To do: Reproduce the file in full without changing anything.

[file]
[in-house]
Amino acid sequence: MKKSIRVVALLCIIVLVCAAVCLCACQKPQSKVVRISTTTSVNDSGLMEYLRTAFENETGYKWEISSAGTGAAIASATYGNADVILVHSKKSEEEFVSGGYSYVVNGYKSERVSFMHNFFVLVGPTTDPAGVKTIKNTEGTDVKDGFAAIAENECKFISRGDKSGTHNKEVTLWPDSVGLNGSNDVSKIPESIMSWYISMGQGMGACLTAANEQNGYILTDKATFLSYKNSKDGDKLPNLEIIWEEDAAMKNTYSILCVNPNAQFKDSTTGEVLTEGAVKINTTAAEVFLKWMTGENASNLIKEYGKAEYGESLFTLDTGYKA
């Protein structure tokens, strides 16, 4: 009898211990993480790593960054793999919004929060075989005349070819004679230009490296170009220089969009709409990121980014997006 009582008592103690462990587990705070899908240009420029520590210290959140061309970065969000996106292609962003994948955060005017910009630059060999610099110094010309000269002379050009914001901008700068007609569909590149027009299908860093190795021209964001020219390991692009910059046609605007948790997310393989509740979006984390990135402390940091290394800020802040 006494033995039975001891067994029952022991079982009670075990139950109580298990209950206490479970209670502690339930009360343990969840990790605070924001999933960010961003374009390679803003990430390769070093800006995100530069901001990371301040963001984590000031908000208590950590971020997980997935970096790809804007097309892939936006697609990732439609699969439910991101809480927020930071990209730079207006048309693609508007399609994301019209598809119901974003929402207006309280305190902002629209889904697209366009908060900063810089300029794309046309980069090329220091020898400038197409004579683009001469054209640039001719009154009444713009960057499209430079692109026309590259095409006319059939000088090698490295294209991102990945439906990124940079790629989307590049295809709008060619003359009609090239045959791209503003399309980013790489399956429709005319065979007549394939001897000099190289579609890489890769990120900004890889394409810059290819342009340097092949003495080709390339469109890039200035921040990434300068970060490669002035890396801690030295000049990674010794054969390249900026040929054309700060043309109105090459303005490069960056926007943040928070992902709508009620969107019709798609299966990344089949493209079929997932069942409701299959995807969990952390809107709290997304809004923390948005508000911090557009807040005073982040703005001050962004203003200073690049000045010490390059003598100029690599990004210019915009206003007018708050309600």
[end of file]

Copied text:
[in-house]
Amino acid sequence: MKKSIRVVALLCIIVLVCAAVCLCACQKPQSKVVRISTTTSVNDSGLMEYLRTAFENETGYKWEISSAGTGAAIASATYGNADVILVHSKKSEEEFVSGGYSYVVNGYKSERVSFMHNFFVLVGPTTDPAGVKTIKNTEGTDVKDGFAAIAENECKFISRGDKSGTHNKEVTLWPDSVGLNGSNDVSKIPESIMSWYISMGQGMGACLTAANEQNGYILTDKATFLSYKNSKDGDKLPNLEIIWEEDAAMKNTYSILCVNPNAQFKDSTTGEVLTEGAVKINTTAAEVFLKWMTGENASNLIKEYGKAEYGESLFTLDTGYKA
């Protein structure tokens, strides 16, 4: 009898211990993480790593960054793999919004929060075989005349070819004679230009490296170009220089969009709409990121980014997006 009582008592103690462990587990705070899908240009420029520590210290959140061309970065969000996106292609962003994948955060005017910009630059060999610099110094010309000269002379050009914001901008700068007609569909590149027009299908860093190795021209964001020219390991692009910059046609605007948790997310393989509740979006984390990135402390940091290394800020802040 006494033995039975001891067994029952022991079982009670075990139950109580298990209950206490479970209670502690339930009360343990969840990790605070924001999933960010961003374009390679803003990430390769070093800006995100530069901001990371301040963001984590000031908000208590950590971020997980997935970096790809804007097309892939936006697609990732439609699969439910991101809480927020930071990209730079207006048309693609508007399609994301019209598809119901974003929402207006309280305190902002629209889904697209366009908060900063810089300029794309046309980069090329220091020898400038197409004579683009001469054209640039001719009154009444713009960057499209430079692109026309590259095409006319059939000088090698490295294209991102990945439906990124940079790629989307590049295809709008060619003359009609090239045959791209503003399309980013790489399956429709005319065979007549394939001897000099190289579609890489890769990120900004890889394409810059290819342009340097092949003495080709390339469109890039200035921040990434300068970060490669002035890396801690030295000049990674010794054969390249900026040929054309700060043309109105090459303005490069960056926007943040928070992902709508009620969107019709798609299966990344089949493209079929997932069942409701299959995807969990952390809107709290997304809004923390948005508000911090557009807040005073982040703005001050962004203003200073690049000045010490390059003598100029690599990004210019915009206003007018708050309600």